EMA 3012C lab guide - EMA 3 012C: Experimental Techniques...

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Unformatted text preview: EMA 3 012C: Experimental Techniques in Mechanics and Meterials Laboratory Report # 2 HARDNESS MEASUREMENT Submitted by W Other Members of the Group: W W XXXXXDCCXX Date Experiment Performed: Date Report Submitted: HARDNESS NIEASURElWENT Objective of the Experiment: State clearly the objective of your experiment such as measuring the hardness of different metallic materials and correlating them with the results obtained by other techniques. Materials Used: Aluminum, COpper, Brass, and Steel (Mention the composition and heat treatment, if you know about them, since the hardness depends on the composition and mechanical and thermal history of the specimen) Brief Theoretical Background: 0 Briefly explain the background. :- Mention that there are different methods of measuring the hardness, their relative advantages and disadvantages and why you chose the particular method you are planning to USB. Experimental Procedure: - Explain clearly the procedure you have followed and how you have performed the experiment. Mention the precautions to be taken, steps to be taken to avoid mishaps, injuries, and accidents, etc. :- Clearly mention the dimensions of the specimen (along with the units), if you are using them for calculations, speed of loading used, etc. - Use a passive Voice. Write the report as though you have done it. For example, say that the specimen was ground and polished, and not like the instructor has told you to do it such as grind it, polish it, put the specimen on the stage, etc. Results: 0 Give a_ll the details (00mpletely and clearly) of your results such as different values you have measured in the form of a Table. Always include the units for the measurements. a Write a legend to eVery table or figure and graph and explain or at least mention every one of them in the text of your Results section. I l Mention the scatter or standard deviation, if you have measured a number of values. Explain if there is significant variati en in the values. Discussion: 0 This is the place where you compare your observations and results with those, which were expected. Consider what steps might have improved the success of the experiment. Where errors or mistakes came in, what you have learned, etc. Conclusions and Comments: 0 Summarize the results in the form of a Table. For example, give only the average values here. a Try to draw conclusions such as aluminum is very soft, brass is harder than copper because brass is an alloy of c0pper and zinc, steel is very hard, etc. (Depending on the heat treatment, the steel can have difi‘erent hardness values. You will see this in the next experiment). a Try to relate your conclusions to the objectives of the experiment. Explain if your conclusions are according to the expectation or not. I Mention if you have encountered any difficulties in performing the experiment. Appendix: 0 Include charts or any other information that was not included in the earlier Sectiorrs, but - you would consider that as important. ******** ALWAYS PAY ATTENTION T0 DETAILS *********** ."/‘ lNTRODUCTION Classification of Materials -— Metallic, Polymeric, Ceramic and Composites Materials Science and Engineering - Structure, Processing, Properties, and Performance - Importance of Materials Characterization Structure _ 0 Crystal Structure - Size and Shape of the Unit Cell and Location of the Corrstituent Atoms. X—Ray diffraction, Electron Diffraction, Neutron Diffraction o Microstructure —— Grain Size; Size, Shape and Distribution of Secondary Phases and Non-metallic Inclusions, Segregation, etc. Optical Microscopy (OM), Seanning Electron Microscopy (SEM), Transmission Electron Micros00py (IBM), and Field-Ion Microscopy (FEM). Micro- “llluruination” Maximum Limit of Special Features“ Cost scope Source Magnification Resolution (run) an. 1.ooo,ooox 0.2—0.3 Micro, cs,CA >1,000,000X Micro, (33(1)), CA 150K * Micro = Microstructure, CA: Chemical Analysis, CS = Crystal Structure Importance of_ Microstructure -— Strength and Hardness, Corrosion, Electrical and Magnetic Properties 0 Modified by Composition, Phase Transformations, and ProcessingON/Iechanical and Thermal Treatments) - ' Properties - 0 Mechanical — Hardness, Tensile, Shear, Impact, Fatigue, Wear, . . . 0 Physical — Density, Electrical Magnetic, ' 0 Chemical — Corrosion, Oxidation, Stress Corrosion Cracking, . . .. In this course, we will concentrate on optical microscopic examination (we will do one experiment using the Scanning Electron Microscope) and mechanical characterization of materials and try to understand the relation between structure and prOperties. DIETALLOGRAPHIC SPECIMEN PREPARATION 0 Requirements of a good specimen I Flat, free from scratches, stains, and other imperfections I Contain all non-metallic inclusions intact ' I Show no chipping or gelling of hard and brittle intermetallic compounds I Be free from all traces of disturbed metal 0 Specimen Preparation Stages 0 Sectioning — a representative sample from the parent piece which is characteristic of the material that should serve the objective of examination. Typical size 3%: to l" at V2" 0 Coarse Grinding — To remove deformatiou produced during Sectioning and produce an initial flat surface by a file or a motor—driven emery belt 0 Mounting — for ease in manipulation and edge preservation, etc. EsPecially useful fer small and awkwardly shaped specimens, e.g., chips, wires, small rods, tubing, sheet metal specimens, thin sections, etc. Done by embedding the sample in a plastic medium (epoxy, bakelite, etc.) 0 Fine Grinding — Remove the zone of deformation caused by sectioning and Coarse Grinding and limit the depth of defamation. The deformed layer (which can be up tolO—SO times the depth of scratch produced) is slowly removed by grinding the specimen surface on fixed—type abrasives, e.g., SiC, emery, A1203, bonded through glue, resin, or resin over glue, to a paper or a cloth backing. Turn the specimen through 90° in moving from one grade of paper to the other and wash the specimen under running water. 0 Rough Polishing — Further limitation of the deformation zone produced by Pine Grinding. Diamond or Alumina abrasives. Oil or Water—soluble media promote superior lubrication and removal rates in comparison to slurry suSpensions. 0 Final Polishing — Removal of deformation zone produced during Rough Polishing. Any deformation zone produced during this stage, which is minimal, will be remOVed during etching. Alumina, Ceria, etc. on polishing wheels Electrolytic Polishing is an alternative to manual polishing. Etching — to make visible the many structural characteristics of the material. But, one can see surface defects (scratches), non-metallic inclusions, graphite flakes in cast iron, etc. without etching. Etching reagents are composed of organic or inorganic acids, alkalies of various kinds, and other complex substances in solution with an appr0priate solvent such as water, alcohol, etc. Nital (nitric acid in alcohol) or Picral (picn'c acid in alcohol) are common etchants for plain carbon steels. A mixture of ammonium hydroxide and hydrogen peroxide is suited for etching c0pper and a-brass. Look for the standard etchants in reference books (ASM Handbooks) or vendors manuals. Temperature and Time of Etching — Etch pits, coloration, etc. Etching Mechanism — Differences in rate of attack due to grain orientation differences in single—phase materials. Preferential attack or staining of one or more of the phases by the reagent, in addition to orientation differences, in multi—phase materials. . o Cleanliness is very important at all stages of Specimen Preparation. 00 OPTICAL WTALLOGRAPHY Biological vs. Metallurgical Microscope Principles of the Microsc0pe Important Components of the Microsc0pe O O O Illummalion System Objective Eyepiece rIllumination System 0 _/ O O Tungsten-Filament Lamps: Operate at low voltage (6V) and high current (SAmp); widely used for visual examination Quartz—Halogen Lamps: More intense steady illumination than tungsten-lament lamps; very dependable ' Xenon Lamps: Very high intensity extending well into the UV and IR regions. Very useful for color photomicrography. Its visual Spectrum of daylight quality permits use of daylight-type color film. Objective: Fonns the primary image of the specimen 0 O 0 Lens Aberrations — Spherical, Chromatic, Astigmatism, Coma Typical Objective Lenses — Achromatic (corrected for two colors — R and G), Semi-Apochromafie, Apochromatic (corrected for three principal colors — R, G, and V), Long Working Distance (for high-temperature microscopy), Oil Immersion (for improved resolution) Magnifying Power, Total Magnification, M = Mo )1 Mb I Projection, M = M0 x M, fo250 Numerical Aperture: Light gathering capacity. NA. = y, sin {1, where p. is the minimum refractive index and o: is the half-angle of the most oblique rays. The image quality improves with NA. Dry objectives, Oil Immersion Objectives; Minimum magnification = 400-500 NA. Resolving Power, Fineness of Detail = N2 NA. Limit of resolmion can be improved by using lenses with higher magnifications, higher N.A. andfor shorter wavelength Empty Magnification Eyepiece: To magnify the primary image produced by the objective 0 Measuring and Reticle Types; Comparison Eyepieces - Photomicrography Inverted Stage Mimoscopes — ConVenient for large Specimens and do not require mounting to have a flat bottom 0 Microscopic Techniques 0 O O O Bright-Field Illumination: Most common method of observing microstructures Oblique Illumination: Enhances surface relief Dark-Field Illumination: More positive identification of angled surfaces (those of pits, cracks, etched grain boundaries, etc. Reversal of contrast from BF) Polarized Light Microscopy: Revealing of grain structure and twinning in anisotropic metals and alloys, and for identifying anisotropic phases Differential Interference Microscopy: Topographic detail without loss of resolution as in Oblique illumination High-Temperature Microscopy: Grain growth, precipitation reactions, phase changes, sintering, diffusion and surface reactions Low—Temperature Microscopy: Limited use Straining Stages: Studies of deformation, twinning, slip, and strain-induced transformations Interferometry: Most sensitive and most accurate optical method for measuring the microtopography of surfaces. 0 Information Derivable from the Microstrueture 0 Grain Size and Shape I n = 21“, Where n is the number of grains per square inch observed at IOOX and N is the ASTM Grain Size Number. O 00 00 Number of Phases Size, Shape and Distribution of Second—Phase Particles Volunie Fraction of Phases Merostructure — volume percent; Lever- rule — weight percent; Take density into consideration) Chemical Composition??? (e.g., Carbon Content in Steels, only under equilibrium conditions 1) Thermal History Mechanical History W o The hardness of a metal is its ability to resist being permanently deformed. It means different things to different people. ' - o Hardness is measured in three different ways o Scratch hardness o Indentation hardness o Rebound hardness o ‘ Scratch Hardness: Primarily of interest to mineralogists. Mohs Scale 1. Tale 2. Gypsum 3. Calcite 4. Fluorite 5. Apatite 6. Orthoclase 7. Q11artz 8. Topaz 9. Corundum 10. Diamond — A fingernail has a value of about 2, Annealed copper 3, Martensite 7, and most hard metals have a value between 4 and 8. — Not suitable for metals and alloys since the intervals are not Widely spaced in the high hardness range. Therefore, indentation. hardness is most favored. ' o Rebound Hardness Test . — The indenter (diamond—tipped hammer) is usually dropped onto the metal surface, and the hardness is expressed as the energy of impact. The Shore scleroscope measures the hardness in terms of the height of rebound of the indenter. Hard metals have a larger rebound height and softer metals smaller. 0 Rockwell Hardness Test — Minor load (10 kg) and major load (60, 100 or 150 kg) — Hardness is measured by the difference in the depth of penetration the indenter makes. between the minor and major load - Use lower scale for soft metals (<RC 15-20) - Always designate the scale, e.g., RC 65. — Superficial Testing: 3 Kg minor load and 30 Kg major load s u bol load K) Fi es U16” dia steel k C0pper alloys, soft steels, aluminum alloys, ball malleable iron, etc. C Brale (sphero- 150 Black Steel, hard cast irons, Titanium alloys, deep diamond) harder than B 100 ' w Black Cemented carbides, thin steel, and shallow case—hardened steel 0 Brinell Hardness Test - 10 mm dia steel ball CD); Load: 3000 Kg for hard materials such as steels, etc. and 500 Kg for soft materials such as copper and aluminum PID?’ is always maintained constant (P: applied load in Kg; D=diarneter of indenter in mm) BHN (Kg/mmz) is given by the equation: P gig—W] BEN: where d is the diameter of the indentation in mm o Vickers Hardness Test The indenter is a square-based diamond pyramid with an included angle of 136° The lengths of the two diagonals are measured by a microscoPe provided with the hardness tester . . VHN (or DPI-I) is given by the equation: Vl—IN = 1.354 PIDZ, where P is the applied load in kg (usuallyl-lZO) applied for about 10-30 seconds‘ and D is the length of the diagonal in mm. - Received fairly wide acceptance for research Work because it provides a continuous scale of hardness, for a given load Relatively slow and so not commonly used in the industry; the measurement of the diagonal is also subjective to human error e Knoop Hardness Test (L/Iicrohardness) Diamond pyramid indenter with L’w = 7.114, (or wfl = 0.14056) This is a type of microhardness tester, and so low loads are applied (~1 kg) and the indentation size is small KHN is given by the equation: KEN = PICLE, where P is the applied load in kg, c is the Knoop indenter constant (= 0.07028), and L is the length of the longitudinal diagonal in mm. Useful to determine the hardness of individual phases in a microstructure Vickers microhardness testers are commercially available 0 Nanoindentation Test . Extremely low loads, a few grams. Berkovich indenter. 0 Minimum Thickness of Test Section: Should be such that a mark or bulge is not produced on the reverse side of the piece. Varies with the load but is usually about 10 times the indentation depth ' ' o I Minimum Spacing between two indentations: about 3-5 times the indentation size. 0 Comparison of Hardness Values Relation between strength and hardness: Generally VI-leyield strength = 3 TS =500xBHN' HEAT TREA'IWNT 0F STEELS 0 Concept of Phase Diagrams (Equilibrium or Constitution Diagrams) Temperature vs. composition plots to denote the regions where a particular phase is stable under thermodynamic equilibrium conditions Phase, Component, Degrees of Freedom Phase Rule, F = C+2—P, (= C+1—P for condensed systems) Solid Solutions (Suhstitutional and Interstitial), Terminal Solid Solution, Intermediate Phases (Compounds) Unary (1), Binary (2), Ternary (3), Quaternary (4), Mold-Component Systems Isomorphous (L —> on), Eutectic (L —> [1+B), Peritectic (L+o: —> B), and Eutectoid (y —> ot+B) Reactions Solidificafion Behavior of Isomorphous and Eutectic Alloys 0 The Iron-Carbon(1ron-Cementite) System Steel portion (up to 2 wt.% Carbon) Ferrite (0: and 5), Austenite (7), Cementite (Fe3C), Pearlite (oc+FesC) Cast Iron portion (>2 wt% Carbon) Gray Cast Iron (Graphite flakes in a ferrite matrix), White Cast Iron (Cementite, instead of graphite), Nodular or Spheroidal Graphite (S.G.) Cast Iron (Graphite in the form of nodules), and Malleable Cast Iron 0 NIicrostructure of Steels (Proeutectoid) Ferrite + Pearlite in Hypoeutectoid Steels Pearlite is a lamellar structure of alternate layers of Ferrite and Cemenn‘te (7:1) Only Pearlite in Eutectoid Steels (Proeutectoid) Cementite + Pearlite in Hyperenteetoid Steels Estimation of Carbon Content of the Steel from its Mierostructure 0 Heat Treatments (to modify the Microstructure and Mechanical Properties) Hardening by Quenching (Formation of Martensite, bet supersaturated solid - solution of carbon in ferrite) Tempering to reduce the hardness of martensite Annealing (to fully soften hardened steel) by cooling the steel in the furnace after austenitization (50F or 28C above the upper critical temperature) ‘ Normalizing by cooling the steel in still air after austenitization (IOOF or 56C above the upper critical temperature) Spheroidizing to improve maehinability of high carbon steels ‘_--. HARDENABEITY Definition: The property, in ferrous alloys, that determines the dePth and distribution of hardness produced by quenching, g The capacity of a steel to transform partially or completely from austenite to some percentage of martensite at a given depth when cooled under some given conditions Hardness distribution is a function of chemical composition and rate of quenching o The maximum hardness can be achieved only on the surface of bars and I The hardness in the interior of the sample dr0ps significantly. I The surface hardness drops significantly with increasing bar diameter 0 The hardening response is lower with lower quenching rates. The surface hardness is well below the hardness expected from a fully martensitic structure 0 The alloy steels are much more hardenable than the plain carbon steels, i.e., the alloy steels have a higher hardenability than plain carbon steels. Alloying elements increase the time required for the formation of ferrite (cementite) and pearlite from austenite and so martensite can form at lower cooling rates. Severity of Quench is the effectiveness of a giVen quenching medium and is determined by quenching a series of round bars of a given steel. The larger the bar diameter, the greater the unhardened diameter (Du). Unhardencd means <50% martensite. o Severity of quench altered by the quenchant and amount of circulation 0 Air 002, Water 1.0, Brine 2.0, Violently circulated brine 5.0 Grossman and Bain method of determining the hardenability of steels 0 Critical size: largest size of a bar quenched in a given medium which contains no unhardened core after quenching — related to a given quenching medium; the higher the quench severity the greater the critical size 0 Ideal size: size of the bar hardened to 50% martensite by a theoretically perfect quench in which it is assumed that the surface of the bar cools instantly to the temperature of the quenching medium — a true measure of the hardenability Determination of Ideal Size 0 Ideal size is affected by I Austenitic Grain Size I Carbon Content I Alloy Content 0 Base hardenability is determined by the carbon content and grain size. The base hardenability is then multiplied by factors for the various concentrations of alloying elements. o Plots are available relating the critical size, ideal size, and severity of quench J ominy End Quench Test has the great advantage of characterizing the hardenabiiity of a given steel from a single specimen rather than from a series of round bars. J ominy curves: Higher hardness persists to greater distances from the quenched end in the more hardenable steels. 0 Each position of the specimen corresponds to a well-defined cooling rate. Therefore, if cooling rates as a function of position in parts of various geometries are known, it is possible to use Jorniny curves to plot hardness profiles in the parts. - The Jominy data is o A highly accurate method of selecting steels of just the right hardenability for a given required hardness distribution 0 A steel can be selected that will not only satisfy the hardness requirements but also have just the right alloy content, Therefore permitting selecfiOn at minimum cost from the many steels that might have sufficient or even excess hardenability for the application 0 Alloy steels that can he hardened by moderate quenching may be seleeted to replace leaner steels in which the severe quenching required to obtain high hardness causes quench cracking THE TENSILE TEST The engineering tensile test is widely used to provide basic design information on the strength of materials and as an acceptance test for the Specification of materials. In the tensile test a Specimen is subjected to a continually increasing uniaxial tensile force while simultaneous observations are made of the elongation of the Specimen. Elastic (temporary and recoverable) versus plastic (permanent) deformation Stress, o = Force per unit area; kgfmmz, psi, ksi, MPa. 1 psi = 6.89 x 103 Pa 0 Engineering stress = average uniaxial tensile forceJoriginal area of cross section 0 True stress = average uniaxial tensile force/instantaneous area of cross section 0 True stress = engineering stress (1+8) Strain, e = elongation of the gage length of the specimen divided by its original length 0 Engineering strain and True strain 0 True strain = 111(1+£) Strain hardening - increasing strength with increasing deformation The key? mechanical properties obtained from the tensile test include: o Modulus of elasticity, also known as Young’s modulus, E = ole and is related to the bonding strengdi between atoms. (5 cc 6 in the elastic portion and therefore 6 = Be. Shear modulus, I Represents the stiffness of the material, i.e., its resistance to elastic strain 0 Yield strength (Y S), also known as yield point is the stress at which plastic deformation or yielding is observed to begin (depends on the sensitivity of the strain measurements, usually 10“ infin); also referred to as 0.2% offset yield strength, proof stress (in Great Britain). Proportional limit 0 Ultimate Tensile Strength (UTS) or simply the tensile strength (TS) is the maximum strength reached in the engineering stress-strain curve; onset of necking Percent Elongation at Fracture (%EL) Percent Reduction in Area at Fractme (%RA) Resilience: Ability of a material to absorb energy when deformed elastically and to return it when unloaded o Modulus of resilience: Strain energy per unit volume required to stress the material from zero stress to the yield stress. Uo = 1/5 0x3; 0 Toughness: total area under the stress- strain curve; ability to absorb energy in the plastic range 0 Specific Strength (Strength per unit density) Engineering versus True Stress—True Strain curve The region of the true stress and true strain curve between the onset of plastic deformation and the onset of necking is approximated by 6—; = Kern where n is the strain hardening exponent. The higher values of n represent improved ability to be deformed during the shaping process without excessive thinning or fracture of the piece 0 It might appear that plastic deformation beyond TS softens the material because engineering stress falls. But, this drop in stress is the result of defining the engineering stress relative to the original area of cross section. At the T8 the sample begins to neck down, and therefore area of cross section is less and thus the true stress continues to rise to the point of fracture. 000 Ductility is frequently quantified as the percent elongation at failure (= %El 1: 100). Note that the percent elongation depends on the gage length used. Ductility indicates the general ability of the metal to be plastically deformed. Yield point - Upper yield point, Lower yield point. Serrated yielding, especially in low- carbon steels, associated with nonhornogeneous deformation that begins at a point of stress concentration. 0.001 % carbon or nitrogen. Formation of Liiders bands. The Actual Tension Test 0 Gage length 0 ASTM standards 0 Round 01' Plate Specimens, Wire Specimens The shape of the 0-8 curve depends on the alloy 0 Composition Heat treatment Prior history of plastic deformation (work hardening) Strain rate State of stress imposed, and Temperature 00000 FATIGUE 0 Fatigue is the general phenomenon of material failure after several cycles of loading to a stress level below the ultimate tensile strength. 0 Definitions 0 Sum, maximum level of stress 0 Smin, minimum level of stress 0 Range of stress AS = Smax - 8min, Stress amplitude Sa = AS/‘2, Fatigue cycle, Successive maxima (or minima) in load or stress Nf, Number of fatigue cycles to failure S-N curve, a plot of stress (S) versus number of cycles (N) on a log scale Cyclic frequency = number of fatigue cycles per second, Endurance limit (or fatigue strength), S: below which fatigue failure does not occur regardless of the number of cycles- Some materials such as nylon, Al, Cu and other FCC metals do not exhibit a well-defined Se. The S-N curve continues to slope downwards. Then S, is the stress amplitude corresponding to N=107. I Fatigue mechanism. The back—and-forth slip during cyclic causes intrusions and extrusions that result in the formation of a notch within the slip band. The notch is the nucleus of the fatigue crack, which grows during subsequent cycling. When the crack covers a sufficient area so that the remaining metal at the cross section cannot support the applied load, the sample ruptures. 0 Correlations between Fatigue Strength and other Mechanical Properties 0 Characterization of fatigue properties requires many specimens, and fatigue tests are more complicated than tensile and hardness tests. They also require more elaborate and carefiilly prepared specimens, Specialized equipment (which is expensive) and considerable time (several hours to weeks). 0 0.25 < (Se/UTS) < 0.5 o Fracture Mechanics Approach 0 Crack growth rate, daJdN = C OAK)“ where 2a = crack length, C and n are constants and AK is the range of the cyclic stress intensity factor. K = m/(rra). 000000 0 masts” — (n;)“"’”’l _N " (2 — newscast- I Major factors which affect the fatigue strength 0 Stress concentration. Fatigue strength is greatly reduced by the presence of stress raisers such as notches, holes, or sharp changes in cross sections. 0 Surface roughness. The smoother the surface finish, the higher the fatigue strength. Rough surfaces create stress raisers. 0 Surface condition. Decarburizing, which softens the surface lowers fatigue life. 0 Environment. Presence of corrosive environment accelerates the rate at which fatigue cracks propagate. Corrosion fatigue. Fatigue life can be increased by (a) reducing the applied stress range, (b) avoiding sharp corners and stress raisers, (c) having a smooth surface through fine grinding, ((1) increasing the surface hardness through shot peening or case carburizing. - Fatigue failure analysis FATIGUE TESTING 0 Fatigue is the general pheu0menon of material failure after several cycles of loading to a stress level below the ultimate tensile strength. - Definitions 0 Sm, maximum level of stress Sm, minimum level of stress Range of stress AS = S1m — Sm, Stress amplitude S, = AS/Z, Fatigue cycle, Successive maxima (or minima) in load or stress Nf, Number of fatigue cycles to failure S-N curve, a plot of stress (S) versus number of cycles (N) on a log scale Cyclic frequency = number of fatigue cycles per secOnd, Endurance limit (or fatigue strength), S, below which fatigue failure does not occur regardless of the number of cycles. Some materials such as nylon, Al, Cu and other FCC metals do not exhibit a well—defined 8,. The S—N curve continues to slope downwards. Then S, is the stress amplitude corresponding to N=107. - Fatigue mechanism. The back-and—forth slip during cyclic causes intrusions and extrusions that result in the formation of a notch within the slip band. The notch is the nucleus of the fatigue crack, which grows during subsequent cycling. When the crack covers a sufficient area so that the remaining metal at the cross section cannot support the applied load, the sample ruptures. 0 Correlations between Fatigue Strength and other Mechanical Pmperties 0 Characterization of fatigue pmperties requires many specimens, and fatigue tests are more complicated than tensile and hardness tests. They also require more elaborate and carefully prepared specimens, specialized equipment (which is expensive) and considerable time (several hours to weeks): 0 0.25 < (SJUTS) < 0.5 0 Fracture Mechanics Approach 0 Crack growth rate, dade = C (AK? where 2a = crack length, C and n are constants and AK is the range of the cyclic stress intensity factor. K = m/(rta). 00000000 0 - Major factors which affect the fatigue strength 0 Stress concentration. Fatigue strength is greatly reduced by the presence of stress raisers such as notches, holes, or sharp changes in cross sections. 0 Surface roughness. The smoother the surface finish, the higher the fatigue strength. Rough surfaces create stress raisers. 0 Surface condition. Decarburizing, which softens the surface lowers fatigue life. 0 Environment. Presence of corrosive environment accelerates the rate at which fatigue cracks propagate. Corrosion fatigue. Fatigue life can be increased by (a) reducing the applied stress range, (b) avoiding sharp corners and stress raisers, (c) having a smooth surface through fine grinding, (d) increasing the surface hardness through shot peening or case carburizing. - Fatigue failure analysis IMPACT TESTING 'I'hree basic factors contribute to a brittle-cleavage type of fracture: o Triaxial state of stress such as exists at a notch 0 Low temperatures 0 High strain rate or rapid rate of loading. All three of these factors need not have to be present at the same time to produce brittle fracture. Brittle failure of welded Liberty ships and T—2 tankers during World War 11 Just as hardness is an analog of strength, impact energy is a similar analog of toughness Two standardized tests — Charpy and Izod — are designed to measure the impact energy. The Ch V-notch C test is more commonly used in the US while the Izod Specimen is favored in Great Britain (rarely used today). 0 The Charpy specimen has a square cross section (10x 10 mm), 55 mm long and contains a 45° V—notch, 2 mm deep with a 0.25 mm root radius. The Specimen is supported as a beam in a horizontal position and loaded behind the notch by the impact of a heavy swinging pendulum (impact velocity is approximately 16 ft/s). The specimen fractures at a high strain rate on the order of 103 s“. The energy necessary to fracture the test piece is directly calculated from the difference in the initial and final heights of the swinging pendulum. The impact energy from the Charpy test correlates with the area under the total stress-strain curve (i.e., toughness). Ductile-to-Brittle Transition. One of the primary functions of the impact tests is to determine whether or not a material experiences a ductile—to—brittle transition with decreasing temperamre, and if so the range of temperatures over which it occurs. At higher temperatures, the CVN energy is relatively large, in correlation with a ductile mode of fracture. As the temperature is lowered, the impact energy dr0ps suddenly over a relatively narrow temperature range, below which the energy has a constant but small value; that is, the mode of fracture is brittle. 0 Not all metal alloys exhibit the DBTT. FCC metal alloys remain ductile to very low temperatures. ECG and HCP alloys experience this transition. This transition is sensitive to both alloy composition and microstructure. o Decreasing the grain size of steels results in a lowering of the transition temperature. 0 NauOCrystalline alloys _ Ductile—Brittle Transition Temperature (DBTT) is the temperature below which catastrophic failure occurs. So, DBTT is of great practical importance. Alloys that exhibit DBTT should be used only at temperatures above DB‘I'I‘. MIR—H o The temperature at which the CVN energy is 15 ft-lb (or 20 J) o The temperature at which the fracture surface becomes 100% fibrous (ductile). This is a very conservative estimate 0 The temperature at which the impact Specimen fractures with a half-ductile and half- brittle fracture surface. 0 The temperature corresponding to the average impact energy Ceramics and polymers also experience a ductile-to—brittle transiti0n. DBTT is very high for ceramic materials, ordinarily >1000 °C. Rubber immersed in liquid nitrogen is brittle! _-—- X—RAY DIFFRACTION W - Production of X-Rays o X—rays are electromagnetic radiation and have a wavelength in the range of 10 nm to 1 pm. Useful range is 0.05 to 0.25 nm. e Deceleration of fast—moving electrons by a metal target ' E=hv orl=hcfE=hcfeV 0 White radiation: useful in Lane method Characteristic radiation: Holes created by ejected electrons are filled by electrons from the neighboring shells. Ken, KB, La, . . . ' LIE—9 K: KC!) 17.48 116V; L11 fi' K! K112 17.37 keV The X—ray wavelength is target specific — K01, Kag, K13 Weighted 1 Km = (2 3L Ka1+ 7L Kd2)f3 Absorption: 1,, = 1,, exp (—;lx) or Ix = L exp (~p/p).p.x I Absorption edges - Filtering of unwanted radiation to obtain monochromatic radiation 0.175661 0.162079 0.154184 0.139222 071073 0063229 0 Bragg law. A = 2d sine (the most important equation) 0 Atomic Scattering Factor, f 0 Structure Factor, F = E 1',- exp 215i(huj + ij + leg) 0 Extinction (Reflections are absent) Conditions for Diffraction. o Primitive Lattice: None 0 Body—centered lattice: h+k+l odd 0 Face-centered lattice: h, k, and l are mixed (odd and even) 0 Hence reflections from a cubic lattice are present in the sequence: 0 000 COO il O 0 Primitive: (100), (110), (111), (200), (210), (211), (220), (300), (310), - (h2+k2+12) = 1, 2, 3, 4, s, 6, s, 9, 10, o Body-centered: (110), (200), (211), (220), (310), (222), (321), (400), _ - (h2+k2+12)=2,4,6,8,10,12,14,16,18,..... o Face—centered: (111), (200), (220), (311), (222), (400), (331), (420), 422), - 012+k2+12) = 3, 4, s, 11, 12,16, 19, 20, 24, Diffraction takes place preferentially from close-packed planes, and then from less close— packed planes, ...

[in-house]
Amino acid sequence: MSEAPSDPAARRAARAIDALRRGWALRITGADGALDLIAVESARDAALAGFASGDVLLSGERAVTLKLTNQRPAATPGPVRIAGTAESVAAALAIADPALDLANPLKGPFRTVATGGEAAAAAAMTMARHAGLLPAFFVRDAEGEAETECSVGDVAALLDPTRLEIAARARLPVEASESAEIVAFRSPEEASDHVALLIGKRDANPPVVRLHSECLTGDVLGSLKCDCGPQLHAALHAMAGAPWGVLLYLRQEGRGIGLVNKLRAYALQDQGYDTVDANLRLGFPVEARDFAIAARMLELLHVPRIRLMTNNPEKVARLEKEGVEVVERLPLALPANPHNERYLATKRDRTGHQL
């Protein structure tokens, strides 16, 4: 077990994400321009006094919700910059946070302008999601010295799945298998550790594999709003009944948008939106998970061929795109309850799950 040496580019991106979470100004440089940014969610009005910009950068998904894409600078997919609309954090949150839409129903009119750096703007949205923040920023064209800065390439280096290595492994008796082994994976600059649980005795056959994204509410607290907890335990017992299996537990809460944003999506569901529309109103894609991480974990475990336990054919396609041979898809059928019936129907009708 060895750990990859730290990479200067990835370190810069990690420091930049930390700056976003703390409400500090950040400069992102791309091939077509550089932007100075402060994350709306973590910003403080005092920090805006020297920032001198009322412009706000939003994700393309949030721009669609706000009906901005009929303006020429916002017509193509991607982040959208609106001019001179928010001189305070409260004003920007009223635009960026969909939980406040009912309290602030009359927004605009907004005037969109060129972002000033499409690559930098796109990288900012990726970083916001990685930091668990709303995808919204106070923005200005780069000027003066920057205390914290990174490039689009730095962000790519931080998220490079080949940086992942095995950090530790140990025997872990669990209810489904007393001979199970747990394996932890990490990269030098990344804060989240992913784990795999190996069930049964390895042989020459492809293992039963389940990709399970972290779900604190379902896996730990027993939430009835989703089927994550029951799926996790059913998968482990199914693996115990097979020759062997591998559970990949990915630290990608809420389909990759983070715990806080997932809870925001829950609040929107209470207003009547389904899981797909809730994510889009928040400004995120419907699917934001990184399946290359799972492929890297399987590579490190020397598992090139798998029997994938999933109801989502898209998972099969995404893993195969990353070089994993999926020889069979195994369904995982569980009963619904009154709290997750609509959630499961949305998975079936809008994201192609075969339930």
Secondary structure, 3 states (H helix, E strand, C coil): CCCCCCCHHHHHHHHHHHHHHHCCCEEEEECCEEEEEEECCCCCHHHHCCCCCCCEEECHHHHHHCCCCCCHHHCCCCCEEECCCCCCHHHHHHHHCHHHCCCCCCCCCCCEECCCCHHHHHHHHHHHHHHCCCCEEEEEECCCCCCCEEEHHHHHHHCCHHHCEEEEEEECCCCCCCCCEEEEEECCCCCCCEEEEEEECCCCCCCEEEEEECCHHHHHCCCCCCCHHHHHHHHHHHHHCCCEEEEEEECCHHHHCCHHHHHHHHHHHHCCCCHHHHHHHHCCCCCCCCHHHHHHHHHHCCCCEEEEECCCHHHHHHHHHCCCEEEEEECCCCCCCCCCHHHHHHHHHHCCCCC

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EMA 3012C lab guide - EMA 3 012C: Experimental Techniques...